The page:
Sometime later in that same house, a little boy was crying. 
“Son, what’s wrong?” his parents asked. 

“I was at the market,” said the boy, “and coming down the street I saw a big crowd. I went over there, and I saw Jesus.” His father asked, “Do you mean the Jesus that we’ve loved? The Jesus that we’ve always thought was a good man, and taught good things?” 

“Yes, sir! That’s the man!” the boy replied. “I saw Jesus, and, Daddy, He was carrying our Cross, a Cross that we made right here in our shop! We made the Cross that Jesus was carrying! They’re going to kill Jesus on the Cross we made!”

“No, Son.” said his father. “You know that there are other people who’ve made crosses. That was not our Cross.” 

“Oh, Daddy, it is our Cross!” the boy cried. “The Cross that we made right here in our shop!”         “Son! Son, calm down,” said his father. “Son, how do you know?” 

The boy replied somberly, “Daddy, do you remember when that man came by and wanted you to build cabinets?” 

“Yes, Son, I remember.” said his father. 

“Do you remember when you and that man started talking in the living room?” asked the boy. 

“Yes, Son.”

“Daddy, I went out into the shop where we had left that cross we’d just finished. I looked at the pretty Cross that we’d made, and, Daddy, I did what so many famous people do, I put my name on that cross. Daddy, as I was in that great crowd of people today, I saw Jesus coming by. Just when Jesus got even with me, He fell, and that Cross we’d made crushed His shoulders. Daddy, I know it was our Cross because when Jesus fell right at my feet, I looked on that Cross, and there was my name! There was my name that I’d put there!” The boy straightened himself up and said, “Daddy, do you understand what I am saying? My name was on that Cross!” Bailey Smith goes on to remind us that our name is on that cross, too. Jesus’ death was brought about by our betrayal. That’s what sin is. It’s the betrayal of a sacred trust that God has invested in each of us. Even though we may have betrayed Jesus, there is still hope for us. 

Third and finally, there’s hope for us Judas’ in this world. If somewhere in your life there’s a betrayal, there’s still hope. Judas didn’t understand that. He went and hanged himself. How tragic! If the grace of Jesus Christ means anything, it means that we who are betrayers can come to the cross, and have that terrible weight of our crime taken from us. If on the other hand, we’re among those who have been betrayed, there’s hope for us as well. At the cross, we can find relief from our bitterness and hurt. Forgiveness is what Jesus is all about, and he offers to us the deliverance of a forgiving heart that we might also forgive. If only the original Judas had known that. There’s a legend about the very last day on earth. In heaven, on this final day, everyone’s joyfully celebrating: singing, dancing, and embracing their loved ones. Everyone’s celebrating except Jesus, who’s standing sadly at the gates of heaven, looking down and beyond. He’s asked why he’s not joining in the festivities and joy all around him. Jesus answers, “I’m waiting for Judas.” Judas, of course, never joined the party. He let his betrayal become an unconquerable obstacle between himself and the Master. It didn’t have to be that way. There’s hope for the betrayer and the betrayed even for those of us who have betrayed Christ. There’s hope for the Judas’ of this world as well as for those who simply wave Palm Branches on Sunday and sell their souls to Mammon the rest of the week. It’s the Good News of the Gospel that the debt for betrayal has been paid. It’s just a legend that Jesus is still waiting for Judas. But is he still waiting for us? His grace, his forgiveness, his saving love is still available for Judas. And you know what? It’s also still available for us. You see, we’re no different than Judas. All of us have betrayed Jesus in many ways. But there’s hope for all us Judas’ in this world. And that hope is that there is forgiveness available to us through Christ.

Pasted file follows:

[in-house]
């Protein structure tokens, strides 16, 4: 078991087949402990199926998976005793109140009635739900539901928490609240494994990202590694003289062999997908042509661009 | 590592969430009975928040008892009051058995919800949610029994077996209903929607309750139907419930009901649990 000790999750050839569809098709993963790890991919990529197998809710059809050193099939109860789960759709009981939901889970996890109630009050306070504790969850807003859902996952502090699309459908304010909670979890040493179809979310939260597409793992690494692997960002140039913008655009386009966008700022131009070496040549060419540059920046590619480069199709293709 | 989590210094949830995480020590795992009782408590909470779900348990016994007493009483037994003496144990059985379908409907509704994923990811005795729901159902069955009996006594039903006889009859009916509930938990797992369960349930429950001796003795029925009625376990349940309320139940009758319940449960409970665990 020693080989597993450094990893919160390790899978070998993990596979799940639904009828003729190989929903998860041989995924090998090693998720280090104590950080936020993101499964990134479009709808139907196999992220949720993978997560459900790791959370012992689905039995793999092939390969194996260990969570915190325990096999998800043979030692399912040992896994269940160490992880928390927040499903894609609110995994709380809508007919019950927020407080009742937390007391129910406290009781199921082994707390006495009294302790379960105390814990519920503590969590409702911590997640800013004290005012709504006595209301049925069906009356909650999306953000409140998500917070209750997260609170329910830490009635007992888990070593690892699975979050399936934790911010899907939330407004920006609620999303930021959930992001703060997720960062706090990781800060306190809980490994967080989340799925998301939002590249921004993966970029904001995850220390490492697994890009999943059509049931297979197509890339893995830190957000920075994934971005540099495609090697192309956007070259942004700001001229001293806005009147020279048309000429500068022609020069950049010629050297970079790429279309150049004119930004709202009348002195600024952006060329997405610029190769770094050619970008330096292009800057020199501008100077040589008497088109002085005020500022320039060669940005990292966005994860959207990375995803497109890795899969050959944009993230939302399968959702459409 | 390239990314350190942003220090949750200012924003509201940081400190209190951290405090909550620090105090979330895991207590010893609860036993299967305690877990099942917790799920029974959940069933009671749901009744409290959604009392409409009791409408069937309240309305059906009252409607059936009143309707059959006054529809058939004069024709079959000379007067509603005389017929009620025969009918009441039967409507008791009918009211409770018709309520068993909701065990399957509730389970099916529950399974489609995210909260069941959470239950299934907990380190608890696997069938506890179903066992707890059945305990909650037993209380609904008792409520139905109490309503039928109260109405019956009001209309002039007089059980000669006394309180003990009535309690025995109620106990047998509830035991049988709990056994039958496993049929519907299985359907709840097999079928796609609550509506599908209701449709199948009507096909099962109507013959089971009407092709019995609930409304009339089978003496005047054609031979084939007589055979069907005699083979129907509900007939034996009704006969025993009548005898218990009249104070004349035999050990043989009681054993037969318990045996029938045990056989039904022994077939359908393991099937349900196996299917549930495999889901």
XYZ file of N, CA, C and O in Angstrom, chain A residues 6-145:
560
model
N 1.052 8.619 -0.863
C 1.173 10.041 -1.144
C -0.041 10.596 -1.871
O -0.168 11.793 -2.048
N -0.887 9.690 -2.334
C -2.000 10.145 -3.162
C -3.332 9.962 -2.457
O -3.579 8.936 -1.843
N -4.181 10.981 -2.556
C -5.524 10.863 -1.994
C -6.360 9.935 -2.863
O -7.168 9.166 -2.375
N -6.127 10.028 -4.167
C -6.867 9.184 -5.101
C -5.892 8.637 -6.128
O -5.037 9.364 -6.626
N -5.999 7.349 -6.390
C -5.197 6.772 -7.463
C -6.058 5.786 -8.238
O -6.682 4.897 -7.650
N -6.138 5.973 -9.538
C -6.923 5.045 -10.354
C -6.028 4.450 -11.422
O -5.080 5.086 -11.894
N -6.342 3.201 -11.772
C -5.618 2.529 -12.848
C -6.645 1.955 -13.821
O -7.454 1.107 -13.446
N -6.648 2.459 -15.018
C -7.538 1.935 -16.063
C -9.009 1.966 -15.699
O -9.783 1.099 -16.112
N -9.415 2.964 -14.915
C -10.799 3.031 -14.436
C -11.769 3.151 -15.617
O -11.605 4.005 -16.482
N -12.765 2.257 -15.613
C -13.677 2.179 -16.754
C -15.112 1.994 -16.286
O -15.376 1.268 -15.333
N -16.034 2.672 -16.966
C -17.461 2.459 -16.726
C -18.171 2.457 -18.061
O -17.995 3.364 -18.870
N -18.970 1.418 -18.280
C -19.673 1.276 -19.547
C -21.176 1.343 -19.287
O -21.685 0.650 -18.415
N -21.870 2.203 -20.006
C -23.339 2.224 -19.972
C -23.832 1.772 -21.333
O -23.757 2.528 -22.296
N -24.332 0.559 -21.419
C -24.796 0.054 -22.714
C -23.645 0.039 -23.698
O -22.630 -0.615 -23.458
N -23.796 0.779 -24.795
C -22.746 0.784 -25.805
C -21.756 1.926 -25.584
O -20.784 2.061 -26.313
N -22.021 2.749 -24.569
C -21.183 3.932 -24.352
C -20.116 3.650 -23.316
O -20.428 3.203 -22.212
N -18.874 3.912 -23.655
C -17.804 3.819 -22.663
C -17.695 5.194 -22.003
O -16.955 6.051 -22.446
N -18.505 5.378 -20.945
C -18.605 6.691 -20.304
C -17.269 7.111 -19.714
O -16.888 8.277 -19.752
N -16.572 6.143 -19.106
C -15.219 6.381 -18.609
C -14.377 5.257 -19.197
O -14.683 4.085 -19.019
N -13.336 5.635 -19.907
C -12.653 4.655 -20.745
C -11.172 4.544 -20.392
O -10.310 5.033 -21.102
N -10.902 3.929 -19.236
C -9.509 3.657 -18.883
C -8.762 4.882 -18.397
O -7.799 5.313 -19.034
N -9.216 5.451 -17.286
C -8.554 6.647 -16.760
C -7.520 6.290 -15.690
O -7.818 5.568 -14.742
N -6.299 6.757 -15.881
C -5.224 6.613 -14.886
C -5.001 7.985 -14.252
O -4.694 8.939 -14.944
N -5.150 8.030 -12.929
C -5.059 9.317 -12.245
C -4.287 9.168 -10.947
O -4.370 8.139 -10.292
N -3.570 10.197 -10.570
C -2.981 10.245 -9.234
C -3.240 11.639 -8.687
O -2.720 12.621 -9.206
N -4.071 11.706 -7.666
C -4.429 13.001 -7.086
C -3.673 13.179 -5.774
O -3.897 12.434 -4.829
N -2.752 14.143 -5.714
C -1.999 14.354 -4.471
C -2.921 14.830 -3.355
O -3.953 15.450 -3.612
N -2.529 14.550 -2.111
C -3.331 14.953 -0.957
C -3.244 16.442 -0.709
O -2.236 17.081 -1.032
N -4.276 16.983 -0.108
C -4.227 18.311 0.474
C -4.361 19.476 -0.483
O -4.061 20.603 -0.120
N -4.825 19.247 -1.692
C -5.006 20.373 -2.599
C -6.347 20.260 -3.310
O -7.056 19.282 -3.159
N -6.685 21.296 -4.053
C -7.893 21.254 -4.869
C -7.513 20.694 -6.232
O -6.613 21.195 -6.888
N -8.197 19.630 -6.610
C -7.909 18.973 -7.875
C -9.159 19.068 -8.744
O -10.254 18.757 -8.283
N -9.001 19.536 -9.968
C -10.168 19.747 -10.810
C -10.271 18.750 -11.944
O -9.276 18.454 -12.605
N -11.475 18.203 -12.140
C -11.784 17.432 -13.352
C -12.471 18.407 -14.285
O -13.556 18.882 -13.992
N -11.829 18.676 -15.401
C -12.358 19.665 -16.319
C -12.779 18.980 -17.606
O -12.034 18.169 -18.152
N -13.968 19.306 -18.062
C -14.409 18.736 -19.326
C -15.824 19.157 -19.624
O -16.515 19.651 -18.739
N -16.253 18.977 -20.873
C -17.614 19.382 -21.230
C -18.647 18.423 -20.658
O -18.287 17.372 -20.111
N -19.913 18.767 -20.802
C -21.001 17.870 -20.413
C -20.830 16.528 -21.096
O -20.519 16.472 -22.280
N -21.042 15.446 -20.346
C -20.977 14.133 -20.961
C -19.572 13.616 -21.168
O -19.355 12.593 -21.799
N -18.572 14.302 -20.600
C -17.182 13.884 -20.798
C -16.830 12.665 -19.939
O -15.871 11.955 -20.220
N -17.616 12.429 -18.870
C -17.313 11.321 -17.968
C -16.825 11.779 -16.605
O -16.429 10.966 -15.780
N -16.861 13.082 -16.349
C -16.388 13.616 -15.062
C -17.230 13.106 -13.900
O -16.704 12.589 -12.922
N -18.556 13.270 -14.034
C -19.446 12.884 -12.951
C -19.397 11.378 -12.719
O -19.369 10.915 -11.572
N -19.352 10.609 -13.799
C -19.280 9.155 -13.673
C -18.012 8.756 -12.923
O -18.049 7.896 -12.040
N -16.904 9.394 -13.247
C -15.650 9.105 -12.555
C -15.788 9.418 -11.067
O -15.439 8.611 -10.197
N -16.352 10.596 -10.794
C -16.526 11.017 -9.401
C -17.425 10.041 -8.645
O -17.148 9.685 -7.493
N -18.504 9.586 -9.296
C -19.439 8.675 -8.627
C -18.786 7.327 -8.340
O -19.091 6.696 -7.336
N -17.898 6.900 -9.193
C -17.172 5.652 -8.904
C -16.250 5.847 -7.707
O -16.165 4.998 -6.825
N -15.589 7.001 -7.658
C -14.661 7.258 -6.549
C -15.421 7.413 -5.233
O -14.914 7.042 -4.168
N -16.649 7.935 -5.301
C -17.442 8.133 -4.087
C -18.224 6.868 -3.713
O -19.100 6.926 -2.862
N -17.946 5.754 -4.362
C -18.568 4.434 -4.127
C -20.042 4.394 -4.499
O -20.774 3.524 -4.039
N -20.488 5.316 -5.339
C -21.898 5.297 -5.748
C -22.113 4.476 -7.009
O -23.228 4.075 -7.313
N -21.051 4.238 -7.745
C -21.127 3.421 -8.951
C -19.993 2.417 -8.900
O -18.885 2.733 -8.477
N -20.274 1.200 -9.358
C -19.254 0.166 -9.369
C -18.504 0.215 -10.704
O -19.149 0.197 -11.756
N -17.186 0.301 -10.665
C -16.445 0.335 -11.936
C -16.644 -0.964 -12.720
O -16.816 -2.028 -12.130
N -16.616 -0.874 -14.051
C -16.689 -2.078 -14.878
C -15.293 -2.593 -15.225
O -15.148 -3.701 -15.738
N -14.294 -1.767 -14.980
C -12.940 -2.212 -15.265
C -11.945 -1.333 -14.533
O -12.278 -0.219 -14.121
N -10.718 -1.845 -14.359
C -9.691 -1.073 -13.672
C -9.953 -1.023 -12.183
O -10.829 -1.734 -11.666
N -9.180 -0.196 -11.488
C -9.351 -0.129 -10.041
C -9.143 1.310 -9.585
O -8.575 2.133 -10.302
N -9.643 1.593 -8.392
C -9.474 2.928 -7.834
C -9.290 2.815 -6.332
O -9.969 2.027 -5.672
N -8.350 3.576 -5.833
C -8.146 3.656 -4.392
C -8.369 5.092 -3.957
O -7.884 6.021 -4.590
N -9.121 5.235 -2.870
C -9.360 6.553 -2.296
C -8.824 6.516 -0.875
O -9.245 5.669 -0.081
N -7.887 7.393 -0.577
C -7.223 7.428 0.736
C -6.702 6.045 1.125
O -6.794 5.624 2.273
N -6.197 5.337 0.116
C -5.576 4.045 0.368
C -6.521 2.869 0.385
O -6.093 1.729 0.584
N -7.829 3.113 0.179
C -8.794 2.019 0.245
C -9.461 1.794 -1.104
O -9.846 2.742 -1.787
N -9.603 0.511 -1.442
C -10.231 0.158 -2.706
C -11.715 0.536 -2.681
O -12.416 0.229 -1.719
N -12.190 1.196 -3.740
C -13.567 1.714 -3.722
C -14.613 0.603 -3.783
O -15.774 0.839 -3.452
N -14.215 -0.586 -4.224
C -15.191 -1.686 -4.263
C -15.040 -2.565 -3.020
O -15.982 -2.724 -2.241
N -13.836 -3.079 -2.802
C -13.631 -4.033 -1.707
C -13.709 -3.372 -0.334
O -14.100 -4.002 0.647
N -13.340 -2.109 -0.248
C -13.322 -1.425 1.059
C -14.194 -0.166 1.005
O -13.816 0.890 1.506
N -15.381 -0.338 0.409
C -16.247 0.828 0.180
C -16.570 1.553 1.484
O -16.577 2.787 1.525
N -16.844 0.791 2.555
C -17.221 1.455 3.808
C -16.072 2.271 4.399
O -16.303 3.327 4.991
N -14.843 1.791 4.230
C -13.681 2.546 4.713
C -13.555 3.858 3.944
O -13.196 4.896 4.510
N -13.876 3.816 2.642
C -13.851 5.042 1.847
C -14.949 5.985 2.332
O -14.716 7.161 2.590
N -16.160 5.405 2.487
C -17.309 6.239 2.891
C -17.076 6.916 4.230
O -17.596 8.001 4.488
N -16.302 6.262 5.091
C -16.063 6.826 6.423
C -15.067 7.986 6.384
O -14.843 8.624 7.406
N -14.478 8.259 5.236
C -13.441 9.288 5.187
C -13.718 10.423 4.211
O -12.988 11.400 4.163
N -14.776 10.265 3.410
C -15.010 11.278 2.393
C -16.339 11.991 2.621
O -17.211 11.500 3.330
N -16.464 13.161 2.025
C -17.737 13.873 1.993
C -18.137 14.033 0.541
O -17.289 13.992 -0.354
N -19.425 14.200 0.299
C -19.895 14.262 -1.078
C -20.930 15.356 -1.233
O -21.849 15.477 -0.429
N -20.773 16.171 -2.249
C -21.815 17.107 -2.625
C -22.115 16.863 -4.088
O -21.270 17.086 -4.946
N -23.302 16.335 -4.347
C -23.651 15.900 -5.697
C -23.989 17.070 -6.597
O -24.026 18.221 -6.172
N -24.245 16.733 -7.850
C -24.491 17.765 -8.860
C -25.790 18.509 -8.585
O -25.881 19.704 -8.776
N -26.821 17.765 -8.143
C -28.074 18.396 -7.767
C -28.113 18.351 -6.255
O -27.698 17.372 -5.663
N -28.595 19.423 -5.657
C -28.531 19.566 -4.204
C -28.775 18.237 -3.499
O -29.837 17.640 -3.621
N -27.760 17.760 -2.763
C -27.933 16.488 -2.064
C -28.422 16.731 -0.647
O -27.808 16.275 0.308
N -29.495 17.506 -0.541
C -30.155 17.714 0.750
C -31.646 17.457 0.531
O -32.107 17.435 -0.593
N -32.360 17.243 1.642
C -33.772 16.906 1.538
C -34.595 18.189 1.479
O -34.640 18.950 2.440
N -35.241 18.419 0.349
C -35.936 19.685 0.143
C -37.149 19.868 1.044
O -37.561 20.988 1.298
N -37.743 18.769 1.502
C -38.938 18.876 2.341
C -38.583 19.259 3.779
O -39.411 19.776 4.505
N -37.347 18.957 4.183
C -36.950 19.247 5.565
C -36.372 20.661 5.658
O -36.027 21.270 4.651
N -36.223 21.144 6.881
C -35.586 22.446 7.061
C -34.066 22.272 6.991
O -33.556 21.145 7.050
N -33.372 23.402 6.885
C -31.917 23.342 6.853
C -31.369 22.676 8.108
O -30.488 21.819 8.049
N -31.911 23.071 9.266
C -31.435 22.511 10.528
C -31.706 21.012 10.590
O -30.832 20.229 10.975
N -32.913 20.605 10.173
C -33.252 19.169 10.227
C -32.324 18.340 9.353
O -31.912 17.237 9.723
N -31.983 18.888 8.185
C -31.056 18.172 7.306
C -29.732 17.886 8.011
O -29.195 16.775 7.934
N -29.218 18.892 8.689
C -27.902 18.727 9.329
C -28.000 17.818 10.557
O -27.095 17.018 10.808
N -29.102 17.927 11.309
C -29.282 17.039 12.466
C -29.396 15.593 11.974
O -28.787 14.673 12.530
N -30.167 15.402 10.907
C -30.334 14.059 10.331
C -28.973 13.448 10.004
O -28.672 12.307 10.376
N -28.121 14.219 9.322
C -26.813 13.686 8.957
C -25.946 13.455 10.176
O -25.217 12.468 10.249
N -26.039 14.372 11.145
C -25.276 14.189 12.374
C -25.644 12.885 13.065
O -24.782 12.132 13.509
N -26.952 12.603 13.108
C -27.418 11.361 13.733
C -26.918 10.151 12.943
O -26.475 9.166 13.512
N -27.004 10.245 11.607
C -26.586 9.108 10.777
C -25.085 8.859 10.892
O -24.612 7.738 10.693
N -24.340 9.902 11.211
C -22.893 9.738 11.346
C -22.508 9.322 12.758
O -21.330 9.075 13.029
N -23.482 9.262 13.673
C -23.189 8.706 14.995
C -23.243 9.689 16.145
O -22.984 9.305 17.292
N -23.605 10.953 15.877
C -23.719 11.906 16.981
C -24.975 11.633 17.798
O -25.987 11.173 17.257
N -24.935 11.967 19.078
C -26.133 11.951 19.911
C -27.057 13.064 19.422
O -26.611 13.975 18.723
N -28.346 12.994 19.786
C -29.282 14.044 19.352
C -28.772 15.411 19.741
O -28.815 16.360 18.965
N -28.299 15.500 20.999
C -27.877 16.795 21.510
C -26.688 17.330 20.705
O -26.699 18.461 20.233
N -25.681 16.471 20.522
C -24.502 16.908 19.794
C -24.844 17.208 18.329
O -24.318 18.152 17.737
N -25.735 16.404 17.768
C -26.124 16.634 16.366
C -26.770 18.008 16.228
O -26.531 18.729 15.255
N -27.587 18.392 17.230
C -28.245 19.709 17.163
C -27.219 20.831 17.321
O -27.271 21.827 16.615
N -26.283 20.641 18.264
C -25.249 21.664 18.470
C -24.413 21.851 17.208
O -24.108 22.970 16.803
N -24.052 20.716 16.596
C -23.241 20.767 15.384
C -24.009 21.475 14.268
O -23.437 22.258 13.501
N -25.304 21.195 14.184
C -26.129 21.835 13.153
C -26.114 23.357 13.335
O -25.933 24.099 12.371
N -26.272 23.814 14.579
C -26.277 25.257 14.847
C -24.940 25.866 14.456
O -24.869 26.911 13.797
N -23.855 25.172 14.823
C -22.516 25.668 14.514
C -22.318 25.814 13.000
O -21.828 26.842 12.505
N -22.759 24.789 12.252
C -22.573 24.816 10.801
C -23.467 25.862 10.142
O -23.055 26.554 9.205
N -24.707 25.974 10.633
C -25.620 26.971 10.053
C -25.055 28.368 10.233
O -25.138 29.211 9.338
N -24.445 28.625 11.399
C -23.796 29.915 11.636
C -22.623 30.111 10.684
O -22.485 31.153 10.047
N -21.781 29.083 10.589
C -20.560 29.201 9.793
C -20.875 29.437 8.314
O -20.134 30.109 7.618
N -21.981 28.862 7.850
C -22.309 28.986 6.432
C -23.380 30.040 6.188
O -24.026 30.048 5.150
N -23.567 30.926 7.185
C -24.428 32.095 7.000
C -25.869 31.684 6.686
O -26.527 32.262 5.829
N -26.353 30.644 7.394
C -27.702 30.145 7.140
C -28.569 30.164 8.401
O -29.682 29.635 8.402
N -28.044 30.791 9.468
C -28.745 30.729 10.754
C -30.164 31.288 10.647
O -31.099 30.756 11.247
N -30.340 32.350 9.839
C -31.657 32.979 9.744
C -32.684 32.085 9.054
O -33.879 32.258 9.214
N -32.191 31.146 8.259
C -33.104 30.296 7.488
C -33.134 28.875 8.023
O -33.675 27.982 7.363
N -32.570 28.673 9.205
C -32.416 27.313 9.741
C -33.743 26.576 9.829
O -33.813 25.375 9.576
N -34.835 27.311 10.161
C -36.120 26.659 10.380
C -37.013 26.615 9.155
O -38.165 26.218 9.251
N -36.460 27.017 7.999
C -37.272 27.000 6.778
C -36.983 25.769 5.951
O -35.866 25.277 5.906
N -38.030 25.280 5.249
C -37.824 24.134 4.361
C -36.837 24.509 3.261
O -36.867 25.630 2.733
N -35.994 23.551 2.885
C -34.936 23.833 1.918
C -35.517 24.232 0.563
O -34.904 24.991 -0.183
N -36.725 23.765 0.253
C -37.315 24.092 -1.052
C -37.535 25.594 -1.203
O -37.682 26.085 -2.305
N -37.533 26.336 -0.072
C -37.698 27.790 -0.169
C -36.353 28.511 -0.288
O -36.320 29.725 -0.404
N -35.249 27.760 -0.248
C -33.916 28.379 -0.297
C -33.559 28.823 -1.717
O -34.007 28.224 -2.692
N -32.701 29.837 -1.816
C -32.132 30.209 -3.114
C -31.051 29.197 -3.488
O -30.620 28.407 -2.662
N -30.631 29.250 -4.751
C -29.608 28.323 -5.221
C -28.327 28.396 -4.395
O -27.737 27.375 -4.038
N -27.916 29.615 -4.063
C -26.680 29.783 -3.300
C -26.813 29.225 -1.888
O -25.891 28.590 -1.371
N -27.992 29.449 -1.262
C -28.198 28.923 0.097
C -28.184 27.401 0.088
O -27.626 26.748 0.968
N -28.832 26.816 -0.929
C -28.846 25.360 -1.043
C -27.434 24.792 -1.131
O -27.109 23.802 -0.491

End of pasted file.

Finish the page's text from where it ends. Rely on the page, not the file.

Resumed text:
Heavenly Father, forgive us for the many ways we have betrayed your Son through the things we have said and done. We thank you that Jesus died for us and that forgiveness is available to us through His death on Calvary. Please forgive in the name of Jesus who gave his life for us so that we might live with Him. Amen.

Questions for Reflection

1. What are some of the ways in which we betray Jesus today?
2. Why is there hope for us who have betrayed Jesus?
3. How does Jesus make this hope possible?